Environment Counts | Municipal Solid Waste â€“ Garbage on a global scale
Author: Rick Higgins – Published At: 2012-08-22 16:36 – (1713 Reads)
The most recent global estimate of municipal solid waste (MSW, or just garbage) indicates approximately 1.3 billion tonnes is generated and collected annually in the worldâ€™s cities. This estimate does not include solid waste generated in rural areas or in myriad small towns and villages. This estimate along with breakdowns of the global data by major regions, countries and cities is provided in a recent World Bank report along with data on the composition of MSW and various correlations with per capita GDP. This article also references three other reports on MSW referenced by the World Bank; by the OECD, Eurostat and the USA EPA. â€œWorld Bank report. What a waste: A global review of solid waste managementâ€
The magnitude of MSWÂ globally
It appears to have been difficult (even for the responsible international institutions) to come up with a global estimate of total MSW (or garbage). Four reports published since 2009, however, shed light on the magnitude of the MSW problem at the global scale.
- In March, 2012 the World Bank brought the various international survey results and reports together and with their own surveys and research reported that estimated annual global MSW generated was in the order of 1.3 billion tonnes (one billion and three hundred million tonnes).
- In 2009 the OECD (Organization for Economic Cooperation and Development) reported total MSW from all of its member countries was in the order of 650 million tonnes.
- In 2009 Eurostat (the statistics agency of the European Commission) also reported that Europe generated more than 250 million tonnes of MSW annually.
- In 2011 the USA EPA (United States Environmental Protection Agency) reported the USA generated more than 240 million tons of MSW annually. (The USA is also included in the OECD totals.)
Together, these reports (along with national reports from smaller nations) are starting to provide the first consistent estimates of the global magnitude of the MSW problem, along with data on the composition, recycling and treatment methods being used at regional, country and city levels.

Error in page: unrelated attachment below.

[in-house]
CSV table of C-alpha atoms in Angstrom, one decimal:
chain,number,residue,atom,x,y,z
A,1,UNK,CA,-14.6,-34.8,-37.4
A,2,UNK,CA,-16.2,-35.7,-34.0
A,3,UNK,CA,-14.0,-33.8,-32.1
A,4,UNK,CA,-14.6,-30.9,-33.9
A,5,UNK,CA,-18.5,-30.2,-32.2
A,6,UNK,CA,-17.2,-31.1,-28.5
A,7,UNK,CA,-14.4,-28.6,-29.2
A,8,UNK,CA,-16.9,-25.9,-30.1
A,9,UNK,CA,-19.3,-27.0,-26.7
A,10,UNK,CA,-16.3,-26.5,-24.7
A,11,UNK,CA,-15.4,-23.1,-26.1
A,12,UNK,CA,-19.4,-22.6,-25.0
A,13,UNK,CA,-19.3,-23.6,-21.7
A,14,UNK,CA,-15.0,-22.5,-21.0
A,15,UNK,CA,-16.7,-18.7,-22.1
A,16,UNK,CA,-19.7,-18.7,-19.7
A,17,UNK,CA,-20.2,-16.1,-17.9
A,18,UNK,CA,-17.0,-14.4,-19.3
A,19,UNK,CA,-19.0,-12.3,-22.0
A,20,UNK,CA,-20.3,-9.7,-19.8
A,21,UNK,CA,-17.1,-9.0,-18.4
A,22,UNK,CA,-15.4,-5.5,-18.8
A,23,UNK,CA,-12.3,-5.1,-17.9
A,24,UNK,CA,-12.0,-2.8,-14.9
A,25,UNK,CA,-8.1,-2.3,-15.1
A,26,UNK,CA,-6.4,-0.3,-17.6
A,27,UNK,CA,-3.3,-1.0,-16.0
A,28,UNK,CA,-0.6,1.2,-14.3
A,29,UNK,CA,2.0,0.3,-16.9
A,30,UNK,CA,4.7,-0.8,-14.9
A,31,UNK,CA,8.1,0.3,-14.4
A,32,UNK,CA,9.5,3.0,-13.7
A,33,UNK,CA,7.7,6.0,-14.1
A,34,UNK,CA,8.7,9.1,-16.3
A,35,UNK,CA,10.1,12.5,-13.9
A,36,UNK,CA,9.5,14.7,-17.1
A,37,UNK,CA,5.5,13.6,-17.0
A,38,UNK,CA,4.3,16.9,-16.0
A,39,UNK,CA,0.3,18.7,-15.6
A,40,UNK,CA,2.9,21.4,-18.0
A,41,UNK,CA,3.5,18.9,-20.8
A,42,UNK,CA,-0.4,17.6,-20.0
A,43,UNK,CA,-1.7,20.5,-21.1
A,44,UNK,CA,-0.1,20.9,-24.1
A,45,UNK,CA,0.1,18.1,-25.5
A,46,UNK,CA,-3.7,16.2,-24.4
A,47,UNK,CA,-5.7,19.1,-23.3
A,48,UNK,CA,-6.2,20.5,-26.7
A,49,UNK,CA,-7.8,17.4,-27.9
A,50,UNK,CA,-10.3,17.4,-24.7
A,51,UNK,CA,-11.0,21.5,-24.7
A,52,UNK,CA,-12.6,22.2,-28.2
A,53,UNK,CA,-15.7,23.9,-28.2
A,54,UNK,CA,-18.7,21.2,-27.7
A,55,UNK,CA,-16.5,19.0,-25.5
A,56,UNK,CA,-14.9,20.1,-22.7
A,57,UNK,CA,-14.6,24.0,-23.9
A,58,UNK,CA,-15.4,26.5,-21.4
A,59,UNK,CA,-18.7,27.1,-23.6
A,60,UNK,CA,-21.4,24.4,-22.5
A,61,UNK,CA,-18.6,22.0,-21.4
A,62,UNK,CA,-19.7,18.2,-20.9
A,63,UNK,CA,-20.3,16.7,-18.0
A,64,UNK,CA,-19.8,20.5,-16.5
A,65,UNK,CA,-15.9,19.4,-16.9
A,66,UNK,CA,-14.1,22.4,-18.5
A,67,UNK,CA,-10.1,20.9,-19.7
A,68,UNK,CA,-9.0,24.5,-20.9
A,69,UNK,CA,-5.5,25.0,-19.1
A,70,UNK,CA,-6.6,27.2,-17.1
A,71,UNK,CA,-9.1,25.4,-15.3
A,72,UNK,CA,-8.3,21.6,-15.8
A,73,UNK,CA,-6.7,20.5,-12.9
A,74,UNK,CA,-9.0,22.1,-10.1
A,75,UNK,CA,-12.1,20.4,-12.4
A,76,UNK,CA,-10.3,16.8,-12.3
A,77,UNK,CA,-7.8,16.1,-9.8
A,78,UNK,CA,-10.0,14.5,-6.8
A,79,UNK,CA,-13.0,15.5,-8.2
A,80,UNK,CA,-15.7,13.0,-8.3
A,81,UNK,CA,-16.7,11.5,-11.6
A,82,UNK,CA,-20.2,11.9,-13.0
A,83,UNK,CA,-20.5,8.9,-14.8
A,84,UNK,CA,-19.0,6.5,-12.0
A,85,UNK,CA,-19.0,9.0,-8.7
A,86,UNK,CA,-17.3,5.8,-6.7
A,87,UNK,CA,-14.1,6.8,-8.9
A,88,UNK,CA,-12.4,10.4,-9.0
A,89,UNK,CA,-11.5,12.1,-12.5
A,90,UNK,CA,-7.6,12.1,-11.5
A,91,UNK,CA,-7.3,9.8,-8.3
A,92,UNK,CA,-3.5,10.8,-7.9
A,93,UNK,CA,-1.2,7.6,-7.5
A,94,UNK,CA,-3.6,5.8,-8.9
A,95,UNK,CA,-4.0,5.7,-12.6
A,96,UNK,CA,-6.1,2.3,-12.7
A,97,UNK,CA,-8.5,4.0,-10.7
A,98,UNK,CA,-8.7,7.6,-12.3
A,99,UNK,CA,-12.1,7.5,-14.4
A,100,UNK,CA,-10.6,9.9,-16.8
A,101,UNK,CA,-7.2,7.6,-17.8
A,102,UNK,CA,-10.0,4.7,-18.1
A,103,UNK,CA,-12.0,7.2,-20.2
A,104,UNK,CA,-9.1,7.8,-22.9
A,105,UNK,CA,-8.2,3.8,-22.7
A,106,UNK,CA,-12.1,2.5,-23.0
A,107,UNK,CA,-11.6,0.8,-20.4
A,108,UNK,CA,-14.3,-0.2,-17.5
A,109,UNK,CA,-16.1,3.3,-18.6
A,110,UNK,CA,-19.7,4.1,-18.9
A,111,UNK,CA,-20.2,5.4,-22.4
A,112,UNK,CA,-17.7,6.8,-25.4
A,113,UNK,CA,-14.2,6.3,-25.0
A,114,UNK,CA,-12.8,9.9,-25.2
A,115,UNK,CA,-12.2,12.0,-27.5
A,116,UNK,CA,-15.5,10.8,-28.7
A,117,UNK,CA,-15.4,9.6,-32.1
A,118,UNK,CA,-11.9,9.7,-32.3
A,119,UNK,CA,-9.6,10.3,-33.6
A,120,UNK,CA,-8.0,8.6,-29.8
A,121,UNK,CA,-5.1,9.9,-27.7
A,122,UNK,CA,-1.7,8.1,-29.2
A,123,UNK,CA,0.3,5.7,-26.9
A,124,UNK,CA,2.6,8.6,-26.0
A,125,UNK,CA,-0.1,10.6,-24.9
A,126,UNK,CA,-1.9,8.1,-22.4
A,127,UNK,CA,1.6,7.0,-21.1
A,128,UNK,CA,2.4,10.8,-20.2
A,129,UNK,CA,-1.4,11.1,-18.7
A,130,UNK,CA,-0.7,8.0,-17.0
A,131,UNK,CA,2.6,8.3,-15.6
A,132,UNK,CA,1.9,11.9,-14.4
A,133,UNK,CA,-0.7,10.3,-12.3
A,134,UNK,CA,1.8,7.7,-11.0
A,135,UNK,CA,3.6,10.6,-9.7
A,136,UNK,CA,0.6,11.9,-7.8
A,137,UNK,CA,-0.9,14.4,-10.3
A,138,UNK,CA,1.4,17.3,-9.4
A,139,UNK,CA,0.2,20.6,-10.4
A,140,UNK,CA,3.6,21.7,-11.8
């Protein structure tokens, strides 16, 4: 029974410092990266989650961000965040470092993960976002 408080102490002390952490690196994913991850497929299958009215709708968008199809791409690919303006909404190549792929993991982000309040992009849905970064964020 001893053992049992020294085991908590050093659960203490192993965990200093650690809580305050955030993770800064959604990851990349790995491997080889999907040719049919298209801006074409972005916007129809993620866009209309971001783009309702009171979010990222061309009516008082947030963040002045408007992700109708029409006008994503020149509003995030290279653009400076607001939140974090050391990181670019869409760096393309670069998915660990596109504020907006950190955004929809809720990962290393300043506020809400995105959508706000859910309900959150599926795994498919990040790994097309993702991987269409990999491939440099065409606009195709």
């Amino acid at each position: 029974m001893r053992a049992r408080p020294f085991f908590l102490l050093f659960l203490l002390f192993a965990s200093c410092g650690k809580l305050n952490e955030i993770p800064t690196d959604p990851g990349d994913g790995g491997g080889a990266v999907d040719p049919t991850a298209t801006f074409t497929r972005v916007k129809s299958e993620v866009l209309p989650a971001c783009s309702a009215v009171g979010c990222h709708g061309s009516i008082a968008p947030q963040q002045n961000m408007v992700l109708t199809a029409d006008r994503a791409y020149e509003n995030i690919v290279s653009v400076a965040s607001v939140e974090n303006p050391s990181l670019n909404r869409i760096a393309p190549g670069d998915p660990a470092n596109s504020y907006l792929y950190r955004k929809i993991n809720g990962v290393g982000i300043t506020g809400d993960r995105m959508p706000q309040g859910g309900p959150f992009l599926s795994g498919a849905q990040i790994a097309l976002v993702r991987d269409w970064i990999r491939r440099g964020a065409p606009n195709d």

Other national statistics reported in the OECD and World Bank reports of interest include the following data for 2009; China (157,000 tonnes),Russian Federation (63,000 tonnes), Brazil (51,000 tonnes). India is reported at 18,000 tonnes and Indonesia at 10,000 tonnes, but the data for each of these countries may well be more illustrative of problems in MSW data reporting and/or definitions than of the actual national totals.
(Note: The above estimates do not include solid waste generated in rural areas or in myriad small towns and villages, particularly in developing countries.)
MSW generation by globalÂ region
Composition ofÂ MSW
Six waste types or categories are generally used in surveys to classify the composition of MSW. These type/categories and the typical source of waste in each is summarised in the following table from the World Bank report. The definition of what is and what is not included in each of these categories varies slightly across jurisdictions, and reports. The differences are relatively minor however and the following table (from pp 16 and 17 of the World Bank) is a useful summary of the types, sources and % composition of MSW at the global level.
Variations in the composition ofÂ MSW
Based on its research the World Bank concludes that waste composition is influenced by factors such as:
- economic development
- climate, and
- energy sources
In turn the composition of MSW at the city level impacts how often waste is collected and the most appropriate (or often the most affordable) method of disposal. The following generalizations regarding the composition of urban waste are made in the World Bank report. The report includes detailed tables at all levels on this issue, and some interesting correlations among these and per capita income levels.
- Low-income countries have the highest proportion of organic waste.
- Paper, plastics, and other inorganic materials make up the highest proportion of MSW in high income countries.
- By region, EAP (East Asia and Pacific) has the highest proportion of organic waste at 62%, while OECD countries have the least at 27%, although total amount of organic waste is still highest in OECD countries.
- Although waste composition is usually provided by weight, as a countryâ€™s affluence increases, waste volumes tend to be more important, especially with regard to collection: organics and inerts generally decrease in relative terms, while increasing paper and plastic increases overall waste volumes.
Disposal ofÂ MSW
Waste disposal methods are generally classed under the following activities, which are used by the World Bank and most other international organizations concerned with MSW.
- Waste-to-energy conversion